Medical providers across the United States have been scrambling to make sense of their professional responsibilities and corresponding liability risks in the wake of the Supreme Court’s ruling on Dobbs v. Jackson Women’s Health Organization. As was discussed here previously, the decision threatens to undermine the healthcare system as a whole, jeopardizing health information privacy by reducing trust between patients and their physicians and chilling both the communication of health issues and access to essential healthcare services.
On June 29, 2022, the Department of Health and Human Services Office for Civil Rights (OCR) issued new guidance to clarify how obligations under the Health Insurance Portability and Accountability Act (HIPAA) interacts with, and prevails over, conflicting state laws that might circumvent, undermine, or otherwise attempt to weaken data privacy and security requirements for protected health information.
In addition to offering guidance for individuals to improve the privacy and security of health data outside of HIPAA’s reach (such as health data managed by the individual on his/her/their smartphone), OCR issued guidance titled “HIPAA Privacy Rule and Disclosures of Information Relating to Reproductive Health Care.” In the guidance, OCR explained its interpretation of the HIPAA Privacy Rule and the exceptions that allow disclosures of PHI to occur without requiring the patient to first have an opportunity to consent or object if those disclosures required by law (as defined by 45 CFR 164.102); if the disclosures are made for law enforcement purposes (45 CFR 164.512(f)); and if the disclosures are made to “avert a serious threat to health or safety” (45 CFR 164.512(j)). OCR emphasized that these exceptions to the HIPAA Privacy Rule are to be construed narrowly, offered example scenarios to illustrate its points, and underscored its commitment to enforcing the HIPAA Privacy Rule against covered entities and business associates that violate the federal law. OCR’s key message is that covered entities can lawfully use or disclose protected health information “without an individual’s signed authorization, only as expressly permitted or required by the Privacy Rule.” [bold emphasis and internal citations omitted]. Moreover, the guidance underscored that the HIPAA Privacy Rule allows but does not mandate disclosures when the conditions necessary for the applicable exceptions are present. The guidance is straightforward and, by itself, should not to be the source of much controversy.
That said, at the end, the guidance contains a critical disclaimer as follows that deserves a bit of attention:
The contents of this document do not have the force and effect of law and are not meant to bind the public in any way. This document is intended only to provide clarity to the public regarding existing requirements under the law or the Departments’ policies.
While guidance (whether a policy statement or interpretive rule) technically is considered “nonbinding,” it is generally not wise to deviate from the practices advised in agency guidance. Doing so could invite both individual complaints alleging violations and agency enforcement actions. For this reason, guidance has been described by some as having “quasi-binding character.” Governance by guidance—as opposed to agencies’ use of formal rulemaking under, e.g., the Administrative Procedure Act—has long been the subject of debate by law scholars. Critics have argued that guidance is “coercive” and undermines accountability, but supporters have countered that guidance enables agencies to provide clarity on the current interpretation of existing rules without requiring the agency to unnecessarily deplete agency resources for formal rulemaking involving notice and comment. As explained by a 2021 CRS Report, ultimately Congress has powers to rescind agency guidance, require an agency to follow its own guidance and impose procedural requirements for issuing guidance to keep agencies “in check.”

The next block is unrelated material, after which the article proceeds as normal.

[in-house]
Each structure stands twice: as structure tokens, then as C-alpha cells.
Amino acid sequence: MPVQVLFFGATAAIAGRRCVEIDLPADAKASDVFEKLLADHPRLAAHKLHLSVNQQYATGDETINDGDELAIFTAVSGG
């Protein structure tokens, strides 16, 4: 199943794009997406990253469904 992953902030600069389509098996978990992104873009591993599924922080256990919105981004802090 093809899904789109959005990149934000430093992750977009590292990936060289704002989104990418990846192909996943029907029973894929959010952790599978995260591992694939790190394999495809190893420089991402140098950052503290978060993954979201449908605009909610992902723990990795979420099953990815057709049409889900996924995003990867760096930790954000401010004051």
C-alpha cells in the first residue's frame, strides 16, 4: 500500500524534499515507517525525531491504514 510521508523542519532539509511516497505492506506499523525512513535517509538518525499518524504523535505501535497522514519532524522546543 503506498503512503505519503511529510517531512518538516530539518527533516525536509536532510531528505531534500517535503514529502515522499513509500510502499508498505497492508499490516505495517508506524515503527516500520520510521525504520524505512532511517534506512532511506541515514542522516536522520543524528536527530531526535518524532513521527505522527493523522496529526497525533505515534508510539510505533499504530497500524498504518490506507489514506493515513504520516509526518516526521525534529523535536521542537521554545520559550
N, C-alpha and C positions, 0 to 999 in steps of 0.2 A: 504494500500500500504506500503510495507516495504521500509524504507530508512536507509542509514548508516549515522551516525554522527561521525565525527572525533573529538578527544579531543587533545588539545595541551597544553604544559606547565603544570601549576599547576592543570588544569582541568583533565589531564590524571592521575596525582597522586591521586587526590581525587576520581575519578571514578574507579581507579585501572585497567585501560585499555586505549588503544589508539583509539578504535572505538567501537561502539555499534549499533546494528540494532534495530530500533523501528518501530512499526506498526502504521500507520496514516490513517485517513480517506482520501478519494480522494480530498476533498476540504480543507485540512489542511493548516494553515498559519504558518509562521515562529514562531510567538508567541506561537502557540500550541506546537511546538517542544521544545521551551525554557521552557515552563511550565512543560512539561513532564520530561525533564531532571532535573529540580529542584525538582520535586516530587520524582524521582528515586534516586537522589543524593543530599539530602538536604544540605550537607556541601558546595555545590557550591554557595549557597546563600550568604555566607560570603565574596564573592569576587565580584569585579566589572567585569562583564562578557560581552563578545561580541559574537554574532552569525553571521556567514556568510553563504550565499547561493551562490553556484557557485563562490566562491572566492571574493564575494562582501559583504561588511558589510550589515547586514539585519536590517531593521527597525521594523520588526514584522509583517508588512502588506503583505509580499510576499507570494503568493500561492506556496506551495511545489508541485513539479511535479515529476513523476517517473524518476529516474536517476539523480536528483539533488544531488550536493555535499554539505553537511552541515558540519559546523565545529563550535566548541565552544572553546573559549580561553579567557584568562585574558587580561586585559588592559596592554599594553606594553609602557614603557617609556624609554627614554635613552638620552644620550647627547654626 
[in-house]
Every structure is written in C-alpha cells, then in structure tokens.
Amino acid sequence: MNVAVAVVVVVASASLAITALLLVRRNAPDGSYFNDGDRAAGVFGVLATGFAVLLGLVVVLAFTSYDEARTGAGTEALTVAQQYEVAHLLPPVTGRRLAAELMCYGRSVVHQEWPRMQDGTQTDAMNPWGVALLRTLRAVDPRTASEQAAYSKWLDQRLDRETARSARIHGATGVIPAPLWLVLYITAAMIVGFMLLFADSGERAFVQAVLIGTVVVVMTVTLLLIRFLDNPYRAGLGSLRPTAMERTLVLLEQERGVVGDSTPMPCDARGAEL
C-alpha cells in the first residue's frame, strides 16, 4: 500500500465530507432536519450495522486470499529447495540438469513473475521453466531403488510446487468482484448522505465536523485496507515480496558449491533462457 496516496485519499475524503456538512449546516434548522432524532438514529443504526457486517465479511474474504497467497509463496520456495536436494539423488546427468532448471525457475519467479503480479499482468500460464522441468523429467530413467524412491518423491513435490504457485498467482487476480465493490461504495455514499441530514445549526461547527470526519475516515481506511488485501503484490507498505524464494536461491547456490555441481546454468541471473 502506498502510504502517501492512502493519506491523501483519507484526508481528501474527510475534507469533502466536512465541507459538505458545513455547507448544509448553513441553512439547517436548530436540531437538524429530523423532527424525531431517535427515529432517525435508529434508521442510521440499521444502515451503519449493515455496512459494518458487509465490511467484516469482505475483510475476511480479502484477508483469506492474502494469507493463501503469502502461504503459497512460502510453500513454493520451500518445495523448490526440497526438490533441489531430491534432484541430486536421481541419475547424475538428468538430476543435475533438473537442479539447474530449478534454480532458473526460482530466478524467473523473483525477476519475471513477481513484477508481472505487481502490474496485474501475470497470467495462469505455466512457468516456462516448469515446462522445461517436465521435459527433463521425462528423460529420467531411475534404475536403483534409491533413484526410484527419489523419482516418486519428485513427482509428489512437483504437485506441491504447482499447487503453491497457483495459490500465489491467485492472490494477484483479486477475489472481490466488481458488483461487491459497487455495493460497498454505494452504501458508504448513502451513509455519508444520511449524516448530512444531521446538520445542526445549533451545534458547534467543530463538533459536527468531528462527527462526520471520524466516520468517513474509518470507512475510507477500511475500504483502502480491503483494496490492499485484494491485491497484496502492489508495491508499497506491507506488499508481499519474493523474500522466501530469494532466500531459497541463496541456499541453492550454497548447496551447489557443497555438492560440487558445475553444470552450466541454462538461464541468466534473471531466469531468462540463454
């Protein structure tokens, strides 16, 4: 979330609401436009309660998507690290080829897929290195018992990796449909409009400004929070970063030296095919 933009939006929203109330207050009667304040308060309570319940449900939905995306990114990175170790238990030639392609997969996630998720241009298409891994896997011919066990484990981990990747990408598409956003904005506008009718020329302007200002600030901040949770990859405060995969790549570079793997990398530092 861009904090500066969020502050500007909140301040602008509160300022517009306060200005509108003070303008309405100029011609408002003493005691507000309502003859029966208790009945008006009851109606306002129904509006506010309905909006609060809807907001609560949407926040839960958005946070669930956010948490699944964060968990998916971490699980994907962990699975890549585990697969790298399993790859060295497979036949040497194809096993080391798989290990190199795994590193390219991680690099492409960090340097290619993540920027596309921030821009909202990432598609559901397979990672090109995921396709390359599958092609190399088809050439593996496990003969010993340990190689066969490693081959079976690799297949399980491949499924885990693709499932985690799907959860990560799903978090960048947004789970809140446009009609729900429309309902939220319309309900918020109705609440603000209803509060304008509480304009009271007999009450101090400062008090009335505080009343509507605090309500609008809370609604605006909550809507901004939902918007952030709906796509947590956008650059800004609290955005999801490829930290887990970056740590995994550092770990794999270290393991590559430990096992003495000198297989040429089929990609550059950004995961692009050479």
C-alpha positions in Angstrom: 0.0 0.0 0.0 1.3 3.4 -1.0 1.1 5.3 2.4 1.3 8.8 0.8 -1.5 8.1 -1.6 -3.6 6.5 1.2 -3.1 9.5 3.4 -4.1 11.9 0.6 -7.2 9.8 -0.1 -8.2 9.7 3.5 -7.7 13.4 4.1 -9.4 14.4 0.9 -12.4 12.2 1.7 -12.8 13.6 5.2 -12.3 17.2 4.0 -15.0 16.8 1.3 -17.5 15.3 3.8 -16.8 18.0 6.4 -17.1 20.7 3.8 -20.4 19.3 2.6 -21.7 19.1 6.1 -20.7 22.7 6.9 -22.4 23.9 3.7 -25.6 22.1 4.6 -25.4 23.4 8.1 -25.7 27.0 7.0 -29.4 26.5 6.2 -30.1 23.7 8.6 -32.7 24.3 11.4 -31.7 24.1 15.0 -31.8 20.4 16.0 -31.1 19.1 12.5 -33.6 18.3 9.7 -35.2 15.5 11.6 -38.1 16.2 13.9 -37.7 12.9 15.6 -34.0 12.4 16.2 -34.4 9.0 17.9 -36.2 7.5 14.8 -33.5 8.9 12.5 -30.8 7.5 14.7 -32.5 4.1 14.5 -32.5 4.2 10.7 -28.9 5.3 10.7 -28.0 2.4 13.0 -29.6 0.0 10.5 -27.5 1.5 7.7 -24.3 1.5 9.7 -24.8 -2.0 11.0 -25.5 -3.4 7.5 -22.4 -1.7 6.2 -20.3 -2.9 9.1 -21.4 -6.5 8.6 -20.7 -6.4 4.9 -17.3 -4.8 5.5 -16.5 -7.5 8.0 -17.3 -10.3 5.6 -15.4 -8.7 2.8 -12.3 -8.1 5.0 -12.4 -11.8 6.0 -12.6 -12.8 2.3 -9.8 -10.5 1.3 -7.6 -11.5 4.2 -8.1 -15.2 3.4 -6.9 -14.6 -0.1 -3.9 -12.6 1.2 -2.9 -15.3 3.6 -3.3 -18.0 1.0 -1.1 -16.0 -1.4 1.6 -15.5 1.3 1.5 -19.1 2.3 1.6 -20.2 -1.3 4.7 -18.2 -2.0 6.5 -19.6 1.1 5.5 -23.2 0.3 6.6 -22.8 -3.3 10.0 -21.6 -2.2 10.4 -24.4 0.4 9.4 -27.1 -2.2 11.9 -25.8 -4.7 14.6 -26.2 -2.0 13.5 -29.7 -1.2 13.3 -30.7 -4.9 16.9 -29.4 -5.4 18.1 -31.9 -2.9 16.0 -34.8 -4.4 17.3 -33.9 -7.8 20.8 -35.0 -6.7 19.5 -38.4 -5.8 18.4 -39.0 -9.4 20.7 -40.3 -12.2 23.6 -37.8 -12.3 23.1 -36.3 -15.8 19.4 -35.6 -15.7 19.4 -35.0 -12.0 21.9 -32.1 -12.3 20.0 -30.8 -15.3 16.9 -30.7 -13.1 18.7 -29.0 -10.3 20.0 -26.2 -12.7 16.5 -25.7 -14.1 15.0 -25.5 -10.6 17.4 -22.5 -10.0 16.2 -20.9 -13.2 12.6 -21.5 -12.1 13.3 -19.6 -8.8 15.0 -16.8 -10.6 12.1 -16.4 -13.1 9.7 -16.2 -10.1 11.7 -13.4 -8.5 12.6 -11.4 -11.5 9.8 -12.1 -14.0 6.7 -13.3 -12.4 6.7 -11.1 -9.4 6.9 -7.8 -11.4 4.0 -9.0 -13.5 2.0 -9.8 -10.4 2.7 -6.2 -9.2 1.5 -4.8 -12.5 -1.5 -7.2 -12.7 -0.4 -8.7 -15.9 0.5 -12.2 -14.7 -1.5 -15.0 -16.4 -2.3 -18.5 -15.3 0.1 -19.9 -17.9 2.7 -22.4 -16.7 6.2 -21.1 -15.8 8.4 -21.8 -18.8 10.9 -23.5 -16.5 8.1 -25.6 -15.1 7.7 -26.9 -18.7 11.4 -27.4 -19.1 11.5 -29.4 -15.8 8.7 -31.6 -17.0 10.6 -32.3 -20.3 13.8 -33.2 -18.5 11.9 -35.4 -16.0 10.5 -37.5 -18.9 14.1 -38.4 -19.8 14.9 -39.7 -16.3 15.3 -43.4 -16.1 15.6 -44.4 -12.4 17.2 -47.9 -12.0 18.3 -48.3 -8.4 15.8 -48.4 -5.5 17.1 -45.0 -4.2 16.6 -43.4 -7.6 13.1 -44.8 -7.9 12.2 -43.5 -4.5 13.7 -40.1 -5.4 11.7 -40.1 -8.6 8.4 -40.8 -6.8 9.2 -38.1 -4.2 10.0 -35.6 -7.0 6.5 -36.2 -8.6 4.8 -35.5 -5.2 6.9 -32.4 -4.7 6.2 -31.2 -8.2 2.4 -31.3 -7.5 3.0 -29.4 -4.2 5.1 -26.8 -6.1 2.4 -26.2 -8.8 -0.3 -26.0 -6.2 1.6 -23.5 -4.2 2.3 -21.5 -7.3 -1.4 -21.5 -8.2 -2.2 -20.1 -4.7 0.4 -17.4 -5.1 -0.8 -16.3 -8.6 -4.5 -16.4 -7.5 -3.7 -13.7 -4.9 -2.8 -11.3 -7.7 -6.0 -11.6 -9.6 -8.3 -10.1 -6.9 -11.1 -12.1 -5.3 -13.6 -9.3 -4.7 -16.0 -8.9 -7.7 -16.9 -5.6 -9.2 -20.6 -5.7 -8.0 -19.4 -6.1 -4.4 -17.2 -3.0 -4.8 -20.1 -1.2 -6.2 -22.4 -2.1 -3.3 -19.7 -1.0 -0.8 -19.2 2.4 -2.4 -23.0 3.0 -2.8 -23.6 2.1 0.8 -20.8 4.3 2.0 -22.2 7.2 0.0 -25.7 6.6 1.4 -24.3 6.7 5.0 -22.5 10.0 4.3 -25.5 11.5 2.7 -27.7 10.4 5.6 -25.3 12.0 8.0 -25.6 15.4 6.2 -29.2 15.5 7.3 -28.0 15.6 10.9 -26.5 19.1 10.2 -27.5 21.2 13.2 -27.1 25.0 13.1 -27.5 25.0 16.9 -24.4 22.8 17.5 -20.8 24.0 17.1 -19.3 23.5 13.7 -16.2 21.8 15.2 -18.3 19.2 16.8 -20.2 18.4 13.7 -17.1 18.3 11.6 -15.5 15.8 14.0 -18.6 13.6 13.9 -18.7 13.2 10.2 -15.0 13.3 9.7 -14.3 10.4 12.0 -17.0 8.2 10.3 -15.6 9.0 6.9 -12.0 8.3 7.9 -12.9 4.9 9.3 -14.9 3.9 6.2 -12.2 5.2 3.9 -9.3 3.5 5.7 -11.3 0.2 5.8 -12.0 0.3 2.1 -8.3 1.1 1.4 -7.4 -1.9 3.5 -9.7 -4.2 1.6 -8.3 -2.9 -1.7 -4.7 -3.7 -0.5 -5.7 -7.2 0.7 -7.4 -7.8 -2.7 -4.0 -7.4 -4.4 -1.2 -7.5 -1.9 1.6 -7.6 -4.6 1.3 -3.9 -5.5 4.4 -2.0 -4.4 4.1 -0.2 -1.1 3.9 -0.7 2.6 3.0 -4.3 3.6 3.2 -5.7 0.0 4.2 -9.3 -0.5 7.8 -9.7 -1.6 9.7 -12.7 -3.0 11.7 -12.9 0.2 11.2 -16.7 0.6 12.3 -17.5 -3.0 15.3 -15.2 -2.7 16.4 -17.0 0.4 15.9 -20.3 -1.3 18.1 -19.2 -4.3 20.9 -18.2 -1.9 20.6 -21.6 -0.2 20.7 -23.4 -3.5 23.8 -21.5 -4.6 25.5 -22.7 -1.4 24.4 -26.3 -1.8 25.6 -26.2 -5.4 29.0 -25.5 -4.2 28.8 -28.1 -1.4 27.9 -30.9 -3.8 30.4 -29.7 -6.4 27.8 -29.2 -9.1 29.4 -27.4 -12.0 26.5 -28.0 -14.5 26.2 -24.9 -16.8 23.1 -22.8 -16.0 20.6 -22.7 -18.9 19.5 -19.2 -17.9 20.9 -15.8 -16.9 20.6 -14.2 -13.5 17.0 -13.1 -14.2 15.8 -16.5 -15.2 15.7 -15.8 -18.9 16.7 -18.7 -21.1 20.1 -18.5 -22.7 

Disputes over access to protected health information must be anticipated by attorneys representing healthcare providers and healthcare providing organizations. The recent OCR guidance highlights what HIPAA requires, which should help with institutional decisions on how best to preserve health information privacy given local sociopolitical circumstances and how best to resist or respond to requests by law enforcement or others for health information. Nevertheless, it remains to be seen whether courts adjudicating disputes will find that the HIPAA Privacy Rule successfully shields patients’ protected health information from disclosure to law enforcement even in such states where forced birth laws have taken effect to target licensed healthcare professionals for providing medical services pursuant to prevailing standards of care.
Jennifer K. Wagner, J.D., Ph.D., is a solo practicing attorney and also is Assistant Professor of Law, Policy and Engineering at the Pennsylvania State University. She has been a member of the PBA Cybersecurity & Data Privacy Committee since 2018, is a former contributing editor of the Genomics Law Report and has published scholarly articles in prominent legal and scientific journals, including the Journal of Law & Biosciences; Journal of Law, Medicine, & Ethics; Albany Law Journal of Science & Technology; Virginia Sports and Entertainment Law Journal; North Carolina Journal of Law and Technology; Science; Nature Communications; Nature Medicine; American Journal of Human Genetics; Human Genetics and Genomics Advances; Genetics in Medicine; and PLOS Genetics. She served as a AAAS Congressional Fellow in a U.S. Senator’s office in 2014-2015, and her work has been cited by the Supreme Court of the United States. You may follow her on Twitter as @DNAlawyer. Views expressed are her own.